Wellington District Court. - Photo: RNZ / Alexander Robertson
A subsidiary of Hawkes Bay Seafoods, which earlier this year was hit with a record-breaking $1 million fine for illegal fishing activities, has been barred from fishing for three years.
Esplanade Number 3 was sentenced in the Wellington District Court this morning, after pleading guilty to two charges of failing to provide Catch Landing Returns and two of making false statements in those returns.
The offending was detected following a Ministry for Primary Industries investigation, codenamed "Operation River", which targeted black-market rock lobster activity in Hawkes Bay and the East Coast.
In a sentencing judgment delivered on Thursday morning, Judge Stephen Harrop said during the operation an undercover fisheries officer met many people involved in the illegal harvesting and sale of rock lobster, including Karl Harrison, a commercial rock lobster fishman and skipper.
"He fished for rock lobster pursuant to a fishing permit held by Esplanade, being a registered fishing company.
"He landed his catches to the licensed fish receiver, Ocean Enterprises Limited. Esplanade and OEL are part of a vertically integrated Napier-based fishing company which includes Hawkes Bay Seafoods Limited (HBS) as the distribution arm."
Karl Harrison pleaded guilty to 67 charges, of which 35 related to Catch Landing Returns, along with 13 charges of obtaining a benefit by knowingly dealing with rock lobster otherwise than in accordance with the Fisheries Act.
In August last year he was sentenced to 10 months home detention.
Judge Harrop said while the skipper involved was the primary offender, the company had ultimate responsibility for ensuring he complied with fisheries legislation.
He held Harrison responsible for 80 percent of the offending and Esplanade Number 3 for 20 percent.
Between November 2014 and August 2015 the company failed to correctly report its catch of an estimated minimum of 204.96 kilograms of rock lobster, with a value of between $14 and $18,000.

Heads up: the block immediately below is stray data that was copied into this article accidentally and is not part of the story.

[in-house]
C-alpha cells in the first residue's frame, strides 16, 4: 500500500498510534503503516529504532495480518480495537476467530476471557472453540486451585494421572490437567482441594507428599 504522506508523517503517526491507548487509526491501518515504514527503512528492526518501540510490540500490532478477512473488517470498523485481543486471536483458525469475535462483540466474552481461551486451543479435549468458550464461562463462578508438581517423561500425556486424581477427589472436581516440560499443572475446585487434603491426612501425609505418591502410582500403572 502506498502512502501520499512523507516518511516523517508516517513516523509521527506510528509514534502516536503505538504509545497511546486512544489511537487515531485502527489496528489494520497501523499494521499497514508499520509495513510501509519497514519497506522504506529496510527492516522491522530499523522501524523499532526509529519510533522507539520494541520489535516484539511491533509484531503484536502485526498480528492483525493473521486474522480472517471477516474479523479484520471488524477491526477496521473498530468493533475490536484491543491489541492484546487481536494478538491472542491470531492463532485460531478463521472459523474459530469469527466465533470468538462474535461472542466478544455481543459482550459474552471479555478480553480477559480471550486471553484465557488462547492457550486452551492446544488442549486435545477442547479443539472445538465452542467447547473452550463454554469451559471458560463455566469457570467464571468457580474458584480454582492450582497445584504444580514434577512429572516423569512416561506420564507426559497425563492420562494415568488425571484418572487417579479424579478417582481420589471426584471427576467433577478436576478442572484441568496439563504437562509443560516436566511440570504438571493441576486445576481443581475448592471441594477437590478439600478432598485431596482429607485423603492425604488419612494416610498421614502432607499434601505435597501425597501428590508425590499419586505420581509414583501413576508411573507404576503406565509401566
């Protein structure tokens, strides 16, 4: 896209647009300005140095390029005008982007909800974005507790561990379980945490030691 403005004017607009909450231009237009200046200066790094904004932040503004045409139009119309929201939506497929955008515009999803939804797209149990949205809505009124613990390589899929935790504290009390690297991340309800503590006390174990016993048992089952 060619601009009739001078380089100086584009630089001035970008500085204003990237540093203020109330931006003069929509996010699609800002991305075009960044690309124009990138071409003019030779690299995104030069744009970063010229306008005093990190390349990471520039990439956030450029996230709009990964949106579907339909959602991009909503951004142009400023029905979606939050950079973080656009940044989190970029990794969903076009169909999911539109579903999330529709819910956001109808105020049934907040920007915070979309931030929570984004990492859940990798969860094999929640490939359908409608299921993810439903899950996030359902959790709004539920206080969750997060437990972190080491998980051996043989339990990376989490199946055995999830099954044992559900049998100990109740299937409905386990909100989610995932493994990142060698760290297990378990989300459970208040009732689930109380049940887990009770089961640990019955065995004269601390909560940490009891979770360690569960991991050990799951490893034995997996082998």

Judge Harrop said the the most serious aggravating factor in the case was the abuse of trust and the vulnerabilty of the Hawkes Bay and East Coast rock lobster fisheries.
"The integrity of the quota management system depends on the truthful and accurate declaration of catches by fishing permit holders.
"When [they] unlawfully catch rock lobster in excess of the total allowable commercial catch level, the fishery is placed at greater risk of depletion."
He said Esplanade also had four relevant previous convictions resulting from earlier Ministry operations, including "Operation Roundup", which began in 1990.
"[That] detected large scale misreporting of fish within the Harbour Inn Seafoods Group, which included Esplanade, then trading under its previous registered name of Harbour City Seafoods Limited.
"The misreporting primarily involved orange roughy; a total of 700 tonnes was received illegally with a retail value of $2m.
"[The sentencing Judge in that case] noted the high degree of commercialism, the substantial quantities of fish involved and that 'there was a long-standing pattern of conduct and there was full knowledge of the illegal activity accompanied by deliberate attempts at concealment'."
Judge Harrop also referred to the recent case involving the company, in which the Hawkes Bay Seafood Group under-reported its catch of 27 tonnes of bluenose.
In that case Esplanade pleaded guilty on the basis it failed to monitor and accurately report the bluenose catch.
"The reality is, of course, that Esplanade, like any company only operates through its directors and in this case, the directors of Esplanade, Nino and Joe D'Esposito, can only be described as serial, long-term offenders against fisheries legislation."
While Esplanade Number 3 only faced four representative charges for the offending in question, Judge Harrop said its offending would equally have justified 36 separate charges with an overall maximum penalty of $9,000,000.
As well as ordering Esplanade Number 3 to forfeit its fishing licence for three years, Judge Harrop also imposed fines totalling $62,000, plus court costs of $130.
Esplanade has also agreed to pay $22,545.60 to MPI, as the deemed value of the rock lobster taken.